“You can’t always control your reality. But you can control what you’re going to put forward.”

Ryan Preece, a Berlin, Connecticut native and former NASCAR Whelen Modiifed Tour champion now driving full-time in Cup as a rookie, also understands the benefit to perseverance. Preece turned a part-time NASCAR Xfinity Series opportunity into wins at Bristol (Tennessee) and Iowa, garnering enough attention to land his current Cup series employment.


And Preece says New England should be well represented in NASCAR’s major leagues.

“New England’s probably one of the most underrated places for auto racing throughout the United States,” said Preece, who will start 28th on Sunday. “I think it has one of the biggest fan bases for racing in general. I think when you come here — when I pulled in and saw all the campers — there’s always a really good crowd of people here.”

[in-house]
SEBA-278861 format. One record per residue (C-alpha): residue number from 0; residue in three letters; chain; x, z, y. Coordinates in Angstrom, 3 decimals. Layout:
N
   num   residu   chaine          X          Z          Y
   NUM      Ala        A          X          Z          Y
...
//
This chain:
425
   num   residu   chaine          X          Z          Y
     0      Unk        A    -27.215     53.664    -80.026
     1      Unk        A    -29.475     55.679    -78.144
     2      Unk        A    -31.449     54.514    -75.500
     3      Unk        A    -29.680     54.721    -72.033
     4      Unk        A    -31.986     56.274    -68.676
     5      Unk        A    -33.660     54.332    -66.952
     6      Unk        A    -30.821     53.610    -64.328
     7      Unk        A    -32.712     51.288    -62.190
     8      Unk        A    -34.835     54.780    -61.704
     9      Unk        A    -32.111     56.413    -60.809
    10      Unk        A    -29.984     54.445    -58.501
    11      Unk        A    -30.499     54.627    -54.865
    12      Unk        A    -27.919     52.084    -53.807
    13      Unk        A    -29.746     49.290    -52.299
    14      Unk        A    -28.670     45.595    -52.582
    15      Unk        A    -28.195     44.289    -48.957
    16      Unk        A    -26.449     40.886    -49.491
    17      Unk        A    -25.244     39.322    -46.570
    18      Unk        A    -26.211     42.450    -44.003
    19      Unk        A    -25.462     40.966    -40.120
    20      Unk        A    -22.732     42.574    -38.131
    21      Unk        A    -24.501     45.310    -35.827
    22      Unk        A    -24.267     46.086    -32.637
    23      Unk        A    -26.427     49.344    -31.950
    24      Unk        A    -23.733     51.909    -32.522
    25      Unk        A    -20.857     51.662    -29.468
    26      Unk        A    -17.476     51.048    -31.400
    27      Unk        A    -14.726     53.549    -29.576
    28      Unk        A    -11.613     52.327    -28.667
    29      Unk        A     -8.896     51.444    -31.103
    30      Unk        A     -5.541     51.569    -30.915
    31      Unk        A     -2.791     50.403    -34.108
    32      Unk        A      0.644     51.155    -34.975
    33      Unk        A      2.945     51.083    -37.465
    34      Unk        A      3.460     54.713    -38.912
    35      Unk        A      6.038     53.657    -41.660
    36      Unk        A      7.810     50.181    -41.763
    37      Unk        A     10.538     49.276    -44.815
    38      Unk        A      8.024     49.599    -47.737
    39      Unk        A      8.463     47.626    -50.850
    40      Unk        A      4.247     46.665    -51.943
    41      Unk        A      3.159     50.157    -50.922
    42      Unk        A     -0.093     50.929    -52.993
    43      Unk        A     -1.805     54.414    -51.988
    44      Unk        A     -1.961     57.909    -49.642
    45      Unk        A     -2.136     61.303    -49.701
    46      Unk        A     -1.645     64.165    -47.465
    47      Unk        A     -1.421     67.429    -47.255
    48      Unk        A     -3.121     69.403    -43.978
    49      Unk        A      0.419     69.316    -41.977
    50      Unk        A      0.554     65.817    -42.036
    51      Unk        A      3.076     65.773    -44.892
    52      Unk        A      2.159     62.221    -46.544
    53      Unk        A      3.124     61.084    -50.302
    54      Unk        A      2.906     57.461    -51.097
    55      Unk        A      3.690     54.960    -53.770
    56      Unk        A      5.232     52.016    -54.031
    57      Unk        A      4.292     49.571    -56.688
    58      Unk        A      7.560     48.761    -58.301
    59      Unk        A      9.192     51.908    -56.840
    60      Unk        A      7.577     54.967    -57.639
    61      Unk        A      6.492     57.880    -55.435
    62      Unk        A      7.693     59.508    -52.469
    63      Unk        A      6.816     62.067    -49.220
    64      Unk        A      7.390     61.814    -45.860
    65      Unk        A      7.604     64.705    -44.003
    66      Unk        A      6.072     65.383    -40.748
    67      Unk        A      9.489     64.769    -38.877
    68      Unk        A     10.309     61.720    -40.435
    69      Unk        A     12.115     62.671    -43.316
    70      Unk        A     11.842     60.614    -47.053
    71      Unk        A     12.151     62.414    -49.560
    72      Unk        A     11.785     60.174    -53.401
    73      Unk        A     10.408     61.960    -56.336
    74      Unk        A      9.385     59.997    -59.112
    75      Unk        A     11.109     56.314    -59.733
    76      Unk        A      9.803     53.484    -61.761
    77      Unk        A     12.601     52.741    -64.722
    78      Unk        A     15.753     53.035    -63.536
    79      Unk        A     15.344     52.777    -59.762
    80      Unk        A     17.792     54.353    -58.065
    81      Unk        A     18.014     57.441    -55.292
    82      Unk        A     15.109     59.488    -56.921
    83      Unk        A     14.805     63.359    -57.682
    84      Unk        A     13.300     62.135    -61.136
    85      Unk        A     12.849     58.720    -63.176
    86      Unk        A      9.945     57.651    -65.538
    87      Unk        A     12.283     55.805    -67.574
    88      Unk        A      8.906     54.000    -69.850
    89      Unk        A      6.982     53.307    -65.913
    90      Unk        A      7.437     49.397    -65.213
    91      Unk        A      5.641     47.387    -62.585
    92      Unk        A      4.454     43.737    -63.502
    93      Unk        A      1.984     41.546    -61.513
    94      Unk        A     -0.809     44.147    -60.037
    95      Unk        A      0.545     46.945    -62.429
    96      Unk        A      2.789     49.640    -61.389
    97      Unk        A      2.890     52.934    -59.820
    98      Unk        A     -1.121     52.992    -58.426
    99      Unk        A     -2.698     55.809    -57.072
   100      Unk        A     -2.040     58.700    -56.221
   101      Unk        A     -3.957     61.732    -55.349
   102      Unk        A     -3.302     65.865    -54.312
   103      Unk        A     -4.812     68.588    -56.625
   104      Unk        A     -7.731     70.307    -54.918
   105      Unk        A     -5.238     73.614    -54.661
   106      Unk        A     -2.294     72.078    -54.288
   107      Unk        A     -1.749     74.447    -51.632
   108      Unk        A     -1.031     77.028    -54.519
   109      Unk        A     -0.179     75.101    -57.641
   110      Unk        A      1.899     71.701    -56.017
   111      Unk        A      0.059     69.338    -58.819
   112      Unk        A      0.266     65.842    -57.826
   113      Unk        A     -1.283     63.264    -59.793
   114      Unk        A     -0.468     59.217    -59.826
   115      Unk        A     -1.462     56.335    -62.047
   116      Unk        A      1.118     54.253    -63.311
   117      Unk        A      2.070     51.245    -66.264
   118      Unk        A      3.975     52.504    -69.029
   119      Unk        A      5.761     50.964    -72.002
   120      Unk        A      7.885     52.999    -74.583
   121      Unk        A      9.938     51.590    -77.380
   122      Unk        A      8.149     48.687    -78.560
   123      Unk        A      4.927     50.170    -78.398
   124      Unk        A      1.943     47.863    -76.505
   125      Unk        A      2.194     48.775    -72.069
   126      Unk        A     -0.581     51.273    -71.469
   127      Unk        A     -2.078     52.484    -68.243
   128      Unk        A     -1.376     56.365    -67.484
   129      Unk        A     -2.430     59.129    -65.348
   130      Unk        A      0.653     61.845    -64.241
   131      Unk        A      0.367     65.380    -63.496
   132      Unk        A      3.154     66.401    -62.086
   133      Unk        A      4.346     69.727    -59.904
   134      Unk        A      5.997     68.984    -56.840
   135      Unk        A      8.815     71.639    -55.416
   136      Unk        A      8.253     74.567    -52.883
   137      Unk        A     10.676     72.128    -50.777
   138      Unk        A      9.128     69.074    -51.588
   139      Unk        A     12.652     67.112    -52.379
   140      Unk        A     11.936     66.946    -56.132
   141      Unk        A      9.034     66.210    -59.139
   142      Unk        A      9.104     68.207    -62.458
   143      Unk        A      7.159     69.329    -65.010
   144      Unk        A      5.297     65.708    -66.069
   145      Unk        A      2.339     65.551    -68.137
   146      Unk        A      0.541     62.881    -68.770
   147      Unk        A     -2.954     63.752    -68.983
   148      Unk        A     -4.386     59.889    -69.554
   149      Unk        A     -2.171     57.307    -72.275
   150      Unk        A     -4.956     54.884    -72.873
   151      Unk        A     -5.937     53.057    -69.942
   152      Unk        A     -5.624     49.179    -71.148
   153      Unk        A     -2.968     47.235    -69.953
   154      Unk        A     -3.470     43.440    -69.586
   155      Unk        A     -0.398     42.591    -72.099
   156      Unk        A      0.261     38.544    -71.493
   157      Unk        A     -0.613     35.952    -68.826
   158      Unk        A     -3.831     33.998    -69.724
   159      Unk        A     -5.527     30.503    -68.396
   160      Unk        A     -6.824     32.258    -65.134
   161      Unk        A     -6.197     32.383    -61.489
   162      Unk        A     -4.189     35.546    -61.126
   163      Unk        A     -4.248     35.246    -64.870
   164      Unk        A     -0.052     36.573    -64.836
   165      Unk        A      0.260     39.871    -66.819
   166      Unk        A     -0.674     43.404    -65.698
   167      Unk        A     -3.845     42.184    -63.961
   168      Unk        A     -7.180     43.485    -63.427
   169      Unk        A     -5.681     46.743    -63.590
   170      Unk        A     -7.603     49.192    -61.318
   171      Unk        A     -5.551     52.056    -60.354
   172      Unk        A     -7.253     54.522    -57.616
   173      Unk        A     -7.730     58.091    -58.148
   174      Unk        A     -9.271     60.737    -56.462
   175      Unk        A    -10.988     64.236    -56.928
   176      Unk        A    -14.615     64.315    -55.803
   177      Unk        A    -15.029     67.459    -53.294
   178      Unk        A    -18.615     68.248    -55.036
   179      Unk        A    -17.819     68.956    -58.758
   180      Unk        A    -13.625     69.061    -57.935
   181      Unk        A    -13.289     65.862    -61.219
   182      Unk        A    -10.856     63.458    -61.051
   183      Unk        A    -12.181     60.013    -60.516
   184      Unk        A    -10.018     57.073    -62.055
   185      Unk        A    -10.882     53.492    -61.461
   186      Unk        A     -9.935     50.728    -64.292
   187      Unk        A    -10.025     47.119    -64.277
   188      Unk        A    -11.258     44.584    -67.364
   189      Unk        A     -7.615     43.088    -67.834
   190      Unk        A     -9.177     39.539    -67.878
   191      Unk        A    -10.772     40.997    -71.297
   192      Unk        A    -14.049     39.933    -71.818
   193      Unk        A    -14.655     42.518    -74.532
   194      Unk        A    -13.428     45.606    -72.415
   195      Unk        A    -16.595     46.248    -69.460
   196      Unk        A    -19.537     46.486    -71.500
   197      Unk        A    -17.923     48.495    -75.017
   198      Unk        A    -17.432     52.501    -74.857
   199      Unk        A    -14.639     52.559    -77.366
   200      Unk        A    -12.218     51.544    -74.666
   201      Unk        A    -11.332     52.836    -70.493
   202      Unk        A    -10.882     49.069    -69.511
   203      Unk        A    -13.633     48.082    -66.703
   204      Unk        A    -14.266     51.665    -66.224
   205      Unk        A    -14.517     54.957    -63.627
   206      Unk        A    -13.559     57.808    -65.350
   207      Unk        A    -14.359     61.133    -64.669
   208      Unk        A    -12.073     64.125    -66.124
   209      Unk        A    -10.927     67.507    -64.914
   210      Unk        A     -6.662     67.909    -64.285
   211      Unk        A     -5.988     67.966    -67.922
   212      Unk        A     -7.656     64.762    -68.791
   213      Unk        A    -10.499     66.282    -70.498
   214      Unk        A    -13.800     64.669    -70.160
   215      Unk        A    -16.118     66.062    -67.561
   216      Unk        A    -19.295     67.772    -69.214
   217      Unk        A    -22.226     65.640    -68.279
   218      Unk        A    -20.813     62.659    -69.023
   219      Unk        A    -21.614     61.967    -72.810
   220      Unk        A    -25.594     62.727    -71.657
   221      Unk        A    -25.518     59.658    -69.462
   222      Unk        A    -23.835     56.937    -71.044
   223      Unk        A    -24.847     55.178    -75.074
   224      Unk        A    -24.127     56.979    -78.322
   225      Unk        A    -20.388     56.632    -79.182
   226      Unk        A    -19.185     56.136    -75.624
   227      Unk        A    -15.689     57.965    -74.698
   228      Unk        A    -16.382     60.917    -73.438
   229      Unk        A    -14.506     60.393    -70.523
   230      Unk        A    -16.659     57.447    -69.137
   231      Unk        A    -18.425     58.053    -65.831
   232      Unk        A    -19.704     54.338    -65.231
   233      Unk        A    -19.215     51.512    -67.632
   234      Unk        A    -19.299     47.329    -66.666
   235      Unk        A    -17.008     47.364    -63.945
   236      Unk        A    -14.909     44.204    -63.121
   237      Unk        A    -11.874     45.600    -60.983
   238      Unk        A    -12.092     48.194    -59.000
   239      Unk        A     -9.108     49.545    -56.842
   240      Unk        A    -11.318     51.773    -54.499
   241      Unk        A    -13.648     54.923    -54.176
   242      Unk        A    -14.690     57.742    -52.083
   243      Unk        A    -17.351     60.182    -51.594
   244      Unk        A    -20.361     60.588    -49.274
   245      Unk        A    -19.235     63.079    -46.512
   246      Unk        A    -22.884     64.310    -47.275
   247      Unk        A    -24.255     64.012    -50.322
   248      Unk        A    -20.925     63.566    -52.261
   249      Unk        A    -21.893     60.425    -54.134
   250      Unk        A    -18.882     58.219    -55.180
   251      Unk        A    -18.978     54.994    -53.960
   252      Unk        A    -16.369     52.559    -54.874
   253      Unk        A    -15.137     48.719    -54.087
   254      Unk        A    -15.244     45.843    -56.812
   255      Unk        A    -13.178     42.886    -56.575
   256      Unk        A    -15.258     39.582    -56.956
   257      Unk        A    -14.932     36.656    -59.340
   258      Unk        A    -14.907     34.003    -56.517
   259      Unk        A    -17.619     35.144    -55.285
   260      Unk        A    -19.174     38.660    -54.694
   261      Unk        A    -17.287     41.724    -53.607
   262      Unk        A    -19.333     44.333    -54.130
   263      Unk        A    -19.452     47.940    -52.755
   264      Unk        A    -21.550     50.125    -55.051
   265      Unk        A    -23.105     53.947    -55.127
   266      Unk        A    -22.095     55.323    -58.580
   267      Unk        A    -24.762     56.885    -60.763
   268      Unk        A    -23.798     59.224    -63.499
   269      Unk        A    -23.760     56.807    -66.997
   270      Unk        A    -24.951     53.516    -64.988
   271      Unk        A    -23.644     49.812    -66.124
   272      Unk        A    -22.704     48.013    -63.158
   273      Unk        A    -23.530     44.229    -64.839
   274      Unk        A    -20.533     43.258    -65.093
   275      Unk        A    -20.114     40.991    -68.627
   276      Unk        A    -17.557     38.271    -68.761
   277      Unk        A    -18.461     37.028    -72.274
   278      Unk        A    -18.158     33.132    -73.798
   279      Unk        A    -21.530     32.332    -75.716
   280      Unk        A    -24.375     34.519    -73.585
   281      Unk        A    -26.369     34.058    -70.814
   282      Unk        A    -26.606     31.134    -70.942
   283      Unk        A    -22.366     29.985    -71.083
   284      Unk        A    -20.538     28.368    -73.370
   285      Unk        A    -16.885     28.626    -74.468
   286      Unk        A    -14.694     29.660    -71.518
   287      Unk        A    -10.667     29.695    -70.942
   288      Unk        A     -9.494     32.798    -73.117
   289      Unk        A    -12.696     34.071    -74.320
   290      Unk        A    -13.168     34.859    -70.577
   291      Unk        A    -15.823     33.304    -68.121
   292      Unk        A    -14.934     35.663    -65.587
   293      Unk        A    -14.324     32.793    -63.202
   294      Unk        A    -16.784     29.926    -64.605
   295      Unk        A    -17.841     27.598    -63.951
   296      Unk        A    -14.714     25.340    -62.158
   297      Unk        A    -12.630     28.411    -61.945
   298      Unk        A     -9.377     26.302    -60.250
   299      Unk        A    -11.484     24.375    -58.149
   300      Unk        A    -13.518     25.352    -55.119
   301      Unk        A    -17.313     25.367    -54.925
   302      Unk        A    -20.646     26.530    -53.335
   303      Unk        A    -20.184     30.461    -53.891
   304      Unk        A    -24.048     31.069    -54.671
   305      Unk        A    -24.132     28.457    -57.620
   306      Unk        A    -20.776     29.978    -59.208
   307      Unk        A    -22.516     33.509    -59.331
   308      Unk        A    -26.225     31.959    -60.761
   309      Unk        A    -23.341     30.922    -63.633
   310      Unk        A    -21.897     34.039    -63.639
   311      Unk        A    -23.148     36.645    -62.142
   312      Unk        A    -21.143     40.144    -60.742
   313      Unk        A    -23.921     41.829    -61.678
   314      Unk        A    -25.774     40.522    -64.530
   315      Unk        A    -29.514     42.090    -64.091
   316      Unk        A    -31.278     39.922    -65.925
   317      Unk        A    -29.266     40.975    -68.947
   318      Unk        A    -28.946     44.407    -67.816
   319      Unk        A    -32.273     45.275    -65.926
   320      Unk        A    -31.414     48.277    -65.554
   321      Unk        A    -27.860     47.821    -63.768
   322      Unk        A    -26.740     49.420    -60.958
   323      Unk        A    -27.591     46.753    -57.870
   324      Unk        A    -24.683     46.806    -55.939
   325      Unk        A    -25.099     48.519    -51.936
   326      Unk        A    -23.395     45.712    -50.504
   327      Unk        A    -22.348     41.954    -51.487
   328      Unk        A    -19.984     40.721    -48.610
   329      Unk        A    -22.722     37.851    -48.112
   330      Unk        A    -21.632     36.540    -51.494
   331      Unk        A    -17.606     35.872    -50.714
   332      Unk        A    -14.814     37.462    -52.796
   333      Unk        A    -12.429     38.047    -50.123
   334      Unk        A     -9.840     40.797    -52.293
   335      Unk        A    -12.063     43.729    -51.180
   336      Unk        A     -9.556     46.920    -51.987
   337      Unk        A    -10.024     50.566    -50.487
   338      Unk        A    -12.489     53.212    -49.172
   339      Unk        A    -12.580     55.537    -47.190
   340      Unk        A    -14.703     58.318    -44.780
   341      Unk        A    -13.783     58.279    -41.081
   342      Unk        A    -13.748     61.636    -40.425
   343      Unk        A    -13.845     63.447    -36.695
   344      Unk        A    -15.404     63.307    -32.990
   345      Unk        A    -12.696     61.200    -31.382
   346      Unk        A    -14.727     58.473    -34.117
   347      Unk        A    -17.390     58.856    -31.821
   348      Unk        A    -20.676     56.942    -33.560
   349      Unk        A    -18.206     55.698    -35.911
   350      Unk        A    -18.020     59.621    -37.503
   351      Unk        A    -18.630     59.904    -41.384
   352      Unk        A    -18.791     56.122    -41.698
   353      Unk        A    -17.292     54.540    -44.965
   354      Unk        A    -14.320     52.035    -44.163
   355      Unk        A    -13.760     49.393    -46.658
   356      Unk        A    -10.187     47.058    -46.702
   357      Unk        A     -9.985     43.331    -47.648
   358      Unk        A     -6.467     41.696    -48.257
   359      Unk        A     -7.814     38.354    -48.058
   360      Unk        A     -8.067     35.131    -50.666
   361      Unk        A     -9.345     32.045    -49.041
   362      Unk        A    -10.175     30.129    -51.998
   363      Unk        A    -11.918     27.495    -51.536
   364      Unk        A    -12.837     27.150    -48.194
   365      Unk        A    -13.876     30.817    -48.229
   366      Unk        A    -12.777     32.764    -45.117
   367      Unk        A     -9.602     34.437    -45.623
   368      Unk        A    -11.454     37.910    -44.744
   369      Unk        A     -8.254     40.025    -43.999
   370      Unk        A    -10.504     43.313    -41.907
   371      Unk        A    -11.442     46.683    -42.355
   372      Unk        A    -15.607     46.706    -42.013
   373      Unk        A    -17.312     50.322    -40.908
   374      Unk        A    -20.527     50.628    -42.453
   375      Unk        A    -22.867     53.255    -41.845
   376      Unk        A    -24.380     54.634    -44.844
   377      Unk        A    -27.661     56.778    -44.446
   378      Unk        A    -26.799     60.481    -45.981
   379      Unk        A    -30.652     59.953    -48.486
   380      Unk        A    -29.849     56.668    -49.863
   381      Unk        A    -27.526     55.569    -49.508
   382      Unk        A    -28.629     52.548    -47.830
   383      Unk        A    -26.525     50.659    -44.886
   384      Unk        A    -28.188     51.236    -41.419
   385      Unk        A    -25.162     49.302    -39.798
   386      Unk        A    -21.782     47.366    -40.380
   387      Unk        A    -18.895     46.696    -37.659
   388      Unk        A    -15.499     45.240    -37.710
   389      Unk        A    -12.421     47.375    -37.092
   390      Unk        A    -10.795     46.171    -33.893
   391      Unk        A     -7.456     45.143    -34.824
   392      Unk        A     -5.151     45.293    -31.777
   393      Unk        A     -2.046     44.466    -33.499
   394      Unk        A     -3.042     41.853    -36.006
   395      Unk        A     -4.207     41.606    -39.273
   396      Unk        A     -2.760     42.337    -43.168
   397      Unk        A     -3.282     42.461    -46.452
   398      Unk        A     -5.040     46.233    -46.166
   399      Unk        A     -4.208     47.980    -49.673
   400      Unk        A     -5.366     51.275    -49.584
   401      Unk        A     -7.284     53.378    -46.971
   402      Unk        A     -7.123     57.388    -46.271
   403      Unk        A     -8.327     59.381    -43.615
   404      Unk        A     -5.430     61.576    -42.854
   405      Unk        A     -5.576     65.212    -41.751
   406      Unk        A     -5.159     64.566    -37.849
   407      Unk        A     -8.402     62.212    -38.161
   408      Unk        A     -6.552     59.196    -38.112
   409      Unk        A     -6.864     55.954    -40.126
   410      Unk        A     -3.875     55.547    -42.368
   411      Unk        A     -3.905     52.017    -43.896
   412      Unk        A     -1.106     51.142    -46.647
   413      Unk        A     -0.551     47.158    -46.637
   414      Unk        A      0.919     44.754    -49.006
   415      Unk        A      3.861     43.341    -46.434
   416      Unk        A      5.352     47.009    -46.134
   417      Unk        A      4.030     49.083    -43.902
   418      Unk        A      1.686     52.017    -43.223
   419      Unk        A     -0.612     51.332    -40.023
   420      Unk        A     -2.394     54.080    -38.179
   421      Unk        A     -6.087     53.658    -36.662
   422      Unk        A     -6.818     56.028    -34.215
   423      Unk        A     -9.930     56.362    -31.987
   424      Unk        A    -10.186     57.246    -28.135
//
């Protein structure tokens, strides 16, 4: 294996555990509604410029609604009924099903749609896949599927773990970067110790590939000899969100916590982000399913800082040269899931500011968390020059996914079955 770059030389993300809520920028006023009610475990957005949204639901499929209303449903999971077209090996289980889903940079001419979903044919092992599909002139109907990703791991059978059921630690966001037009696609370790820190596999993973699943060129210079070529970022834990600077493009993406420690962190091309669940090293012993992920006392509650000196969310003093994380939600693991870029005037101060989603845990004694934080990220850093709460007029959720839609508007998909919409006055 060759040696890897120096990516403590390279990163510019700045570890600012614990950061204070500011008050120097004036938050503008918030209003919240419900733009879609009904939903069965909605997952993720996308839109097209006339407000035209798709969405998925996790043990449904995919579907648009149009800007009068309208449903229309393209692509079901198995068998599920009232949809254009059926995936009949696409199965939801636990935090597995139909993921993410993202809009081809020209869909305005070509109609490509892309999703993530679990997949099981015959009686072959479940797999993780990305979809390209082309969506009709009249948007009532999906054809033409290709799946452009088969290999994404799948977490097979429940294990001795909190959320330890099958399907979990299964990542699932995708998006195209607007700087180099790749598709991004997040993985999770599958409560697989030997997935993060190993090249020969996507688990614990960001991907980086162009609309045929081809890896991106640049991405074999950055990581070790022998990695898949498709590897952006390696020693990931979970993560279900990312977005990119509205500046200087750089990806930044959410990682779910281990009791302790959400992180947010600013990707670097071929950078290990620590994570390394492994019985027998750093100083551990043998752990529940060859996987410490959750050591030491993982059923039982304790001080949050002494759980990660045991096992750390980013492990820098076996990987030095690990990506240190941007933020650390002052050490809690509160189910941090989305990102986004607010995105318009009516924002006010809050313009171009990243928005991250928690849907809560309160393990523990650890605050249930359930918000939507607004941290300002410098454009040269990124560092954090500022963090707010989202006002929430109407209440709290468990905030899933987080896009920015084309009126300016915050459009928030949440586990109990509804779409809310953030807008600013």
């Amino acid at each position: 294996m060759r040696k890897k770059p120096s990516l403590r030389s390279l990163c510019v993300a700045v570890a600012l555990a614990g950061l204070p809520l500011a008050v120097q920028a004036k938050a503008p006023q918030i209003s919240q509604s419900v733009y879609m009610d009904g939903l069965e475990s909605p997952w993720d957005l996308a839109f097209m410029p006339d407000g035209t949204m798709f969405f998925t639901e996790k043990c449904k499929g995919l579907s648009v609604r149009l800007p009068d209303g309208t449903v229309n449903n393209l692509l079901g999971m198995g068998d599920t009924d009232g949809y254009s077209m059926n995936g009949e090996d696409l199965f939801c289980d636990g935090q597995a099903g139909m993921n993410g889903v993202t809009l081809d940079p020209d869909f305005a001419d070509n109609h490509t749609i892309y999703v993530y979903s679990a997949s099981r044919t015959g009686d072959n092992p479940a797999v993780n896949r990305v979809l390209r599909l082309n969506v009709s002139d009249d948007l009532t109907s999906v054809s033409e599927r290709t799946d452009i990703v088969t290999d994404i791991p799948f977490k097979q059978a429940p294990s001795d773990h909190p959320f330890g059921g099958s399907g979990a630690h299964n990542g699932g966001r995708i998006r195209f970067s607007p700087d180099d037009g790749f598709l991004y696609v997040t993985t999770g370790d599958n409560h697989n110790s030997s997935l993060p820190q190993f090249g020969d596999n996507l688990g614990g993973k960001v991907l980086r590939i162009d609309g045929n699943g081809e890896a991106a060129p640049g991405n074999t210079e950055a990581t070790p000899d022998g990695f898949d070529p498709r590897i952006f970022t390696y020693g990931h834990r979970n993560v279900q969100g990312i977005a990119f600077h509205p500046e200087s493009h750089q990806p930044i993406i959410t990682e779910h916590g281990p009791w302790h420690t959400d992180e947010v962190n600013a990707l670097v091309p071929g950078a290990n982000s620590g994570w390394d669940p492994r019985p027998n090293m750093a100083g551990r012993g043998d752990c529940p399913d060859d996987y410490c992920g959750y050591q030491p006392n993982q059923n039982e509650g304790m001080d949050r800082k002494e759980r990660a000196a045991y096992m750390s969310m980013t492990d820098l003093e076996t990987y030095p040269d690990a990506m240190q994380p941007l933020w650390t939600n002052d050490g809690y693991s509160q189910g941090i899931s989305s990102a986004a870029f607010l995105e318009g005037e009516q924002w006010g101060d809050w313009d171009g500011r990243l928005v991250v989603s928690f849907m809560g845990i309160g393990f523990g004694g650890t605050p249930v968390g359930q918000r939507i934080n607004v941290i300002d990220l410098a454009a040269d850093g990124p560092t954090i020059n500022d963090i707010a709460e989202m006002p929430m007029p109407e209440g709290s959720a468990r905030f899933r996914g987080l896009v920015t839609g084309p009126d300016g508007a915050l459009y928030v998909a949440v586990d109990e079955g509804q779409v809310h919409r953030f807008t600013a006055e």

Beyond enthusiastic fans willing to sit through a three-day weekend of near 100-degree temperatures to watch racing across four different divisions, plus a dirt track on the speedway property with two more divisions competing, there are a number of people behind the scenes in the sport with New England roots.

Old Orchard Beach native Archie St. Hilaire owns Go-Fas Racing with New Hampshire’s Frank Stoddard for driver Corey LaJoie. Hallowell native Scott Maxim is the director of track support for superpower team Hendrick Motorsports, which has seven-time champion Jimmie Johnson in its fold. And there are countless crew members from Maine, New Hampshire and beyond throughout the garage on both the Cup and Xfinity Series sides.